Women, Hormones, and Oral Health

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Women, Hormones, and Oral HealthClinical Content Reviewed by Dr. Jay Khorsandi, DDS
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Table of Contents

  1. Hormonal Changes & Oral Health
  2. Changes at Different Stages
  3. Tips to Avoid Problems
  4. Frequently Asked Questions
  5. References

Women have four definitive stages of life when their hormones change or surge. The natural hormonal changes affect their overall health, including their oral health.

The four stages are puberty, the start of a menstrual cycle, pregnancy and menopause.

A rebalancing of the hormones estrogen and progesterone can make gums sore and more prone to bleeding. They can also cause painful canker sores.

Women can make some preventative care changes to help with symptoms.

Relationship Between Hormonal Changes and Oral Health

Women go through significant hormonal changes during major life stages, including puberty, menstruation, pregnancy and menopause. The changes do carry an impact on teeth, gums and overall oral health.

Hormones are chemical messengers the body produces to perform various functions. While both men and women essentially have the same hormones, they are produced at different levels throughout life. Since hormones are transported through the bloodstream, they can affect different parts of the body, including the mouth.

Women have higher levels of progesterone and estrogen hormones. These hormones and the balance of them are central to the health of a woman’s reproductive system. But they also raise blood flow to the gums, which can lead to increased sensitivity.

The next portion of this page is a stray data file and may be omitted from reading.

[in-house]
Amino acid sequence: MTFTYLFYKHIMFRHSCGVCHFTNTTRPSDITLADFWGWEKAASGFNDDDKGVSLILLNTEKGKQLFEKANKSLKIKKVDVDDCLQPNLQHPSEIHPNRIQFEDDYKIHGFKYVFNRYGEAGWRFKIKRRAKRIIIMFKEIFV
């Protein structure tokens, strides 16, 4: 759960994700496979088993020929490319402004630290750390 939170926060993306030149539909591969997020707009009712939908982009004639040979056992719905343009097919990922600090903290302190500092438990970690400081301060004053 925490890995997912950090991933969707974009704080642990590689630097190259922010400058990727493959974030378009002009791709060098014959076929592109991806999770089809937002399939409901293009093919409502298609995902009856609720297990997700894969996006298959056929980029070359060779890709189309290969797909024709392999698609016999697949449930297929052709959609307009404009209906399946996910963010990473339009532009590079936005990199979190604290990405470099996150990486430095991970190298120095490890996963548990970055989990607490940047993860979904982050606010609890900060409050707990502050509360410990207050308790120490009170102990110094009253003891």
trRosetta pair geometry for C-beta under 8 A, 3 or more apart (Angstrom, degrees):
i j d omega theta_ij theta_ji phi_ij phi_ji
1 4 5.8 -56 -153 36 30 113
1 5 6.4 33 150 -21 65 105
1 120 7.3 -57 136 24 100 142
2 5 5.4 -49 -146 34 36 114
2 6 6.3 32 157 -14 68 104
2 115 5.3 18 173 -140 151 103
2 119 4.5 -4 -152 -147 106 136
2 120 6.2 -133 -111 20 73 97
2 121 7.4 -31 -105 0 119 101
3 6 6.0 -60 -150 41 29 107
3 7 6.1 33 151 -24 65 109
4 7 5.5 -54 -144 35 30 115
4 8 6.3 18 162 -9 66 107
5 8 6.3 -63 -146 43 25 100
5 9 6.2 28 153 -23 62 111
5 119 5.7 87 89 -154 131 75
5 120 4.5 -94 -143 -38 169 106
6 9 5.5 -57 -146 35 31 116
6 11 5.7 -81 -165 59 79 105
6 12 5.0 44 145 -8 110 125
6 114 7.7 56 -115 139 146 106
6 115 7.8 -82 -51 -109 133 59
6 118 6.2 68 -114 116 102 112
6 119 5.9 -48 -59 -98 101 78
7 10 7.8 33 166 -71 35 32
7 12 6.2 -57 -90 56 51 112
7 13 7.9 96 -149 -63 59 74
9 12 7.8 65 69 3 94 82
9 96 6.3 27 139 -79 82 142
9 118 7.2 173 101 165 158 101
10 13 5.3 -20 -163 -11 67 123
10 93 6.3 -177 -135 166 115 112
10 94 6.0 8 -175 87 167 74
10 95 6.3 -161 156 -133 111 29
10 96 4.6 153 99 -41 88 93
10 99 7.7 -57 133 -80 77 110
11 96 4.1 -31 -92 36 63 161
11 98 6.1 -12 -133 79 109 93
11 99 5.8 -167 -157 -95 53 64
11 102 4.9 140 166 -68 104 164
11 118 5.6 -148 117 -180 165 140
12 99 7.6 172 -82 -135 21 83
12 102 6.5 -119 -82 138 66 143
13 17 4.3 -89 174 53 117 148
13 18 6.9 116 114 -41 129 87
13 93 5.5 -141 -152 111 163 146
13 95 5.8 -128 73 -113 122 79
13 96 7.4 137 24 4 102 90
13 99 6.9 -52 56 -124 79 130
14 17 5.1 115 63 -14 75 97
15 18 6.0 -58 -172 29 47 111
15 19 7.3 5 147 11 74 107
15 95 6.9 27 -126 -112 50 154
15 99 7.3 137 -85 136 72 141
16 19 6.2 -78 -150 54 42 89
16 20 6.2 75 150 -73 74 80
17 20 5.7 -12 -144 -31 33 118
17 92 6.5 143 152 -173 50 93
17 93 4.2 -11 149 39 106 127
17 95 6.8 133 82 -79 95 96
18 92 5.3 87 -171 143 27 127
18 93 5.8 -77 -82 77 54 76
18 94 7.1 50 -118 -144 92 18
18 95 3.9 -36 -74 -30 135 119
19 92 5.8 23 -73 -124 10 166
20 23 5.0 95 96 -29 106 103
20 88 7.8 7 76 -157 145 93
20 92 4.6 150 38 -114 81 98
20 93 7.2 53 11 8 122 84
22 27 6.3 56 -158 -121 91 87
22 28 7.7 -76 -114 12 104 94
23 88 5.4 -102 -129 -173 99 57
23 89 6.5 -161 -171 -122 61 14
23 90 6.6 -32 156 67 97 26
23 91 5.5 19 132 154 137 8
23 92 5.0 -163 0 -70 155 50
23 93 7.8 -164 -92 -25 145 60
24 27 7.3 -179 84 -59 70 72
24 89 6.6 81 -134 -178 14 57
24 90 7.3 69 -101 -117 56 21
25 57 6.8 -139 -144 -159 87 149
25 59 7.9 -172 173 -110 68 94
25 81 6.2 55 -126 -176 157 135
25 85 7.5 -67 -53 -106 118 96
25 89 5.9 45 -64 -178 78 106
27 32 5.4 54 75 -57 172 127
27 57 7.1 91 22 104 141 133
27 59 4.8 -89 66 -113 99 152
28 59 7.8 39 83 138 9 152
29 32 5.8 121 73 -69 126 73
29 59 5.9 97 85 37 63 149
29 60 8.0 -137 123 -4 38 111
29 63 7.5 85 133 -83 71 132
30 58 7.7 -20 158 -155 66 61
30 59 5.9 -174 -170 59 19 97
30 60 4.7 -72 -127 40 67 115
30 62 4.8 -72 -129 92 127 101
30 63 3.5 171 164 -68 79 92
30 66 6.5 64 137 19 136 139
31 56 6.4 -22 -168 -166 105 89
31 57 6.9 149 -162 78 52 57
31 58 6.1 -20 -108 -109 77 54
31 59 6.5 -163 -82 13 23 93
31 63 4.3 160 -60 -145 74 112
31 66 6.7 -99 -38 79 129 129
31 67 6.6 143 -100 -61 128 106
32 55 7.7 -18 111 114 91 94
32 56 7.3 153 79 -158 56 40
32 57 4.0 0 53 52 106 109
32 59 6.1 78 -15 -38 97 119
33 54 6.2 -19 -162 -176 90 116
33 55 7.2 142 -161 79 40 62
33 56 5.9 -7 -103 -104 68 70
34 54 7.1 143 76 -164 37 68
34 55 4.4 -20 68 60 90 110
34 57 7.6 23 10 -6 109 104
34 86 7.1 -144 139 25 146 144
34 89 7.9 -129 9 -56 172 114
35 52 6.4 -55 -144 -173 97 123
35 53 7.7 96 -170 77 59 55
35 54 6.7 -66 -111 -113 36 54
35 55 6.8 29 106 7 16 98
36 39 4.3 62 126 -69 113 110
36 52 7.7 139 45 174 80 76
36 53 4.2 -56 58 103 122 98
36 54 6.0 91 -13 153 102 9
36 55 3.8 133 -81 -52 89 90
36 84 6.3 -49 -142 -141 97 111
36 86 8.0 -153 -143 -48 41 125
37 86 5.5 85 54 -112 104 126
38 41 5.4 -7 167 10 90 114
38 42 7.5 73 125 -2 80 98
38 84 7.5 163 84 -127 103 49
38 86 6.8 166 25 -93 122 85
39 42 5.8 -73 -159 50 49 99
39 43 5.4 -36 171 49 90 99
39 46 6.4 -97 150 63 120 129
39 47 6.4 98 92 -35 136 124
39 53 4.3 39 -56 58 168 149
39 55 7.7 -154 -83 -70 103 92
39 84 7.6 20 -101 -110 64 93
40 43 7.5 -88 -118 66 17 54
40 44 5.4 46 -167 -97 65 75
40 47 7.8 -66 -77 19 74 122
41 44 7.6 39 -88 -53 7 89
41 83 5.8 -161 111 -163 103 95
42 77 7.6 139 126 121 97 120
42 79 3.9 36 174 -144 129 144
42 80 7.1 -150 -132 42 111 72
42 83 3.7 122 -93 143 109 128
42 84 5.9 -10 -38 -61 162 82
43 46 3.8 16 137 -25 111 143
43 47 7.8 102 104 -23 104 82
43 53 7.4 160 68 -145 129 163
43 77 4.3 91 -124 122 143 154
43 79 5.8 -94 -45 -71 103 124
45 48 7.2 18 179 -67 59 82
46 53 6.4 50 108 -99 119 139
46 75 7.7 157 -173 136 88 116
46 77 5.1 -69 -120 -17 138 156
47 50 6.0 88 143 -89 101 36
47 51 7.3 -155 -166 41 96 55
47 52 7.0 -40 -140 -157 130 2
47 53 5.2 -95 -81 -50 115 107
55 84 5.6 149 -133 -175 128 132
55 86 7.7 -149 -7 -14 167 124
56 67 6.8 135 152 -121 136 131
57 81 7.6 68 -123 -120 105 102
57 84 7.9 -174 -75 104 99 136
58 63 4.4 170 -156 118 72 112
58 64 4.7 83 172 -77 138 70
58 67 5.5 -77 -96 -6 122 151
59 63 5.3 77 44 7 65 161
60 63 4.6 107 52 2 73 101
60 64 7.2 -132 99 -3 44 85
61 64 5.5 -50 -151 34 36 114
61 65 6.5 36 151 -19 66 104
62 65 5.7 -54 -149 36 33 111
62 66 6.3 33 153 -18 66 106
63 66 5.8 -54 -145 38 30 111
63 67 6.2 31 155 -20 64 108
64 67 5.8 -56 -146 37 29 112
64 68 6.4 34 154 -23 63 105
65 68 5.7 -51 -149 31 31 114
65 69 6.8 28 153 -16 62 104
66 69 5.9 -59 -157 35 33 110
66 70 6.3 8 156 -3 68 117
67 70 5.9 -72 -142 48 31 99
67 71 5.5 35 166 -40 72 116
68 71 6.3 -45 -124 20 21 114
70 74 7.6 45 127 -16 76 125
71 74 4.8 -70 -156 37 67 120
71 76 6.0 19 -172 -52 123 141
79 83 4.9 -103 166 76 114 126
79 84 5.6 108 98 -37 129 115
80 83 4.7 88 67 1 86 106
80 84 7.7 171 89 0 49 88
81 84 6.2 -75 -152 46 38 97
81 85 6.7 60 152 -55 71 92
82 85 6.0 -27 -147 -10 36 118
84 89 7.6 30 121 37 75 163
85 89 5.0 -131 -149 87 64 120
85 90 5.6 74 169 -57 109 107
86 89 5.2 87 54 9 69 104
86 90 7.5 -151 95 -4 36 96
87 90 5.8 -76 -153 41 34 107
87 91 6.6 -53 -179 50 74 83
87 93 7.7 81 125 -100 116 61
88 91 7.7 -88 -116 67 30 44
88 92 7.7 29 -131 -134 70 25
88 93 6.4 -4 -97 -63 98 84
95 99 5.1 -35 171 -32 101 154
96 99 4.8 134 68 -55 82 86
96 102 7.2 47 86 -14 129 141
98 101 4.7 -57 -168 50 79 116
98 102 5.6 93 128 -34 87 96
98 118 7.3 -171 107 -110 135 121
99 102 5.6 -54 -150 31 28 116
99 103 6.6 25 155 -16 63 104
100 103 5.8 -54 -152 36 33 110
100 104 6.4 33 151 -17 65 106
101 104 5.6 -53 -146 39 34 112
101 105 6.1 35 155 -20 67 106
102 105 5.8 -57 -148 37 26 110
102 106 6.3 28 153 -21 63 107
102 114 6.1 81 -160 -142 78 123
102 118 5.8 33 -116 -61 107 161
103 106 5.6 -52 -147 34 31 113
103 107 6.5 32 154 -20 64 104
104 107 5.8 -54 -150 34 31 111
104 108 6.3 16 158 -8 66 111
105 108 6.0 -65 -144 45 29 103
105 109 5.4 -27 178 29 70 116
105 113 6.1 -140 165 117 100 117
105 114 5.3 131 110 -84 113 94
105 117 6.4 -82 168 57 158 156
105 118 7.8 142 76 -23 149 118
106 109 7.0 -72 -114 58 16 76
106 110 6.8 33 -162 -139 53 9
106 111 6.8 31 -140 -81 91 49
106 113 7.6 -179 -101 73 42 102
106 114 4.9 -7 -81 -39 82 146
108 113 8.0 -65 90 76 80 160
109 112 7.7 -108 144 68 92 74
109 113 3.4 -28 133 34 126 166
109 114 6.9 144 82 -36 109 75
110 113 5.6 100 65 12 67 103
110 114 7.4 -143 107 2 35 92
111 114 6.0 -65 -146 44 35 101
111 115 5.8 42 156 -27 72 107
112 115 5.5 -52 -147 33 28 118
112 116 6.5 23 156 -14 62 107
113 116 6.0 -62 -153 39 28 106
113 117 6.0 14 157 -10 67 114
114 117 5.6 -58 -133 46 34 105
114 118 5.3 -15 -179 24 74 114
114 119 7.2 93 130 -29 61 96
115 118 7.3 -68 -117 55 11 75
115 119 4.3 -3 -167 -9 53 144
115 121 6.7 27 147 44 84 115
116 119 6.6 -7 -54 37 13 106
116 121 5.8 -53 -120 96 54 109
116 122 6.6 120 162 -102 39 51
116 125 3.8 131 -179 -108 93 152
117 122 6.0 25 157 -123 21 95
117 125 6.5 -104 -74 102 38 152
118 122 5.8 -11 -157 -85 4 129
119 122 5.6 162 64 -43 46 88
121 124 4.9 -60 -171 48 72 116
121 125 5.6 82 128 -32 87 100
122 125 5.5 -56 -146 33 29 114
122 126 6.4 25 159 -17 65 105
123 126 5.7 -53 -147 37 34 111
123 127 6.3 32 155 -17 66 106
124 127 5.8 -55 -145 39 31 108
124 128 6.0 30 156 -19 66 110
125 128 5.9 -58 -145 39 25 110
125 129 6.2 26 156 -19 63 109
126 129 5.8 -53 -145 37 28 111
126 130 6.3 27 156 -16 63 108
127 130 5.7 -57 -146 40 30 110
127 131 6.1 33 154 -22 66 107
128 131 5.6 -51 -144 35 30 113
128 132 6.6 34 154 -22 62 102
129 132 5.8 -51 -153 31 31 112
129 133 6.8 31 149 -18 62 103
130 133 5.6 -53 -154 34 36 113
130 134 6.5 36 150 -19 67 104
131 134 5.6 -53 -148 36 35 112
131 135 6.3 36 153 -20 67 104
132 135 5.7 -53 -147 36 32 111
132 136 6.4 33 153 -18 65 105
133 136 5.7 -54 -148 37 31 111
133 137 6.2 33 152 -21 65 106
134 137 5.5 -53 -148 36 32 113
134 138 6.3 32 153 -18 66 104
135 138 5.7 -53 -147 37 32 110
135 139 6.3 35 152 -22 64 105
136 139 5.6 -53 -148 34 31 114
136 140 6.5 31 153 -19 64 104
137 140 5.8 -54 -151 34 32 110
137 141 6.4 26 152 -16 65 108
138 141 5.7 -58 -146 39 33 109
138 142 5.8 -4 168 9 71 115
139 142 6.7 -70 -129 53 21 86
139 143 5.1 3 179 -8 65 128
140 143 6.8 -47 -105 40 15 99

When gum sensitivity rises, mouth tissues can overreact to bacteria and plaque. This results in red, swollen gums that bleed easily and an increased vulnerability to periodontal disease.

Left untreated, periodontal disease leads to more oral health problems. The worst-case scenario is one in which you lose one or more teeth.

How Hormone Changes at Different Stages Affect Your Oral Health

Hormone changes that occur in during any stage of a woman’s life can affect overall health, including that of their teeth and gums. The most significant of the changes occur during:

  • Puberty
  • A menstrual cycle
  • Pregnancy
  • Menopause
  • While using birth control

Puberty is the first time when women (and men) notice bodily changes that stem from hormonal changes. The timing of puberty is different for every child, but it usually starts before age 14 and often as early as age 10.

During a girl’s puberty, her body starts producing estrogen in the hypothalamus. As a response to the increase in estrogen, gums may become red, swollen and tender.

Some young women also develop canker sores. Diligent brushing and flossing reduce the amount of plaque in the mouth and can relieve some of the associated gum irritation.

The Menstrual Cycle

Puberty signals the start of a girl becoming a woman. But while the start of puberty is hard to detect, the start of the menstrual cycle is not. From the day a girl gets her period, she can expect monthly changes in her hormones.

Every month before the menstrual cycle, a woman’s body releases extra progesterone and estrogen. This can lead to sensitive, red and swollen gums as well as bleeding and canker sores.

Symptoms usually start a few days before the period starts and go away when the period begins.


During pregnancy, women experience a massive surge of progesterone and estrogen hormones. This drastic increase in these hormones can lead to a number of oral complications, including pregnancy gingivitis.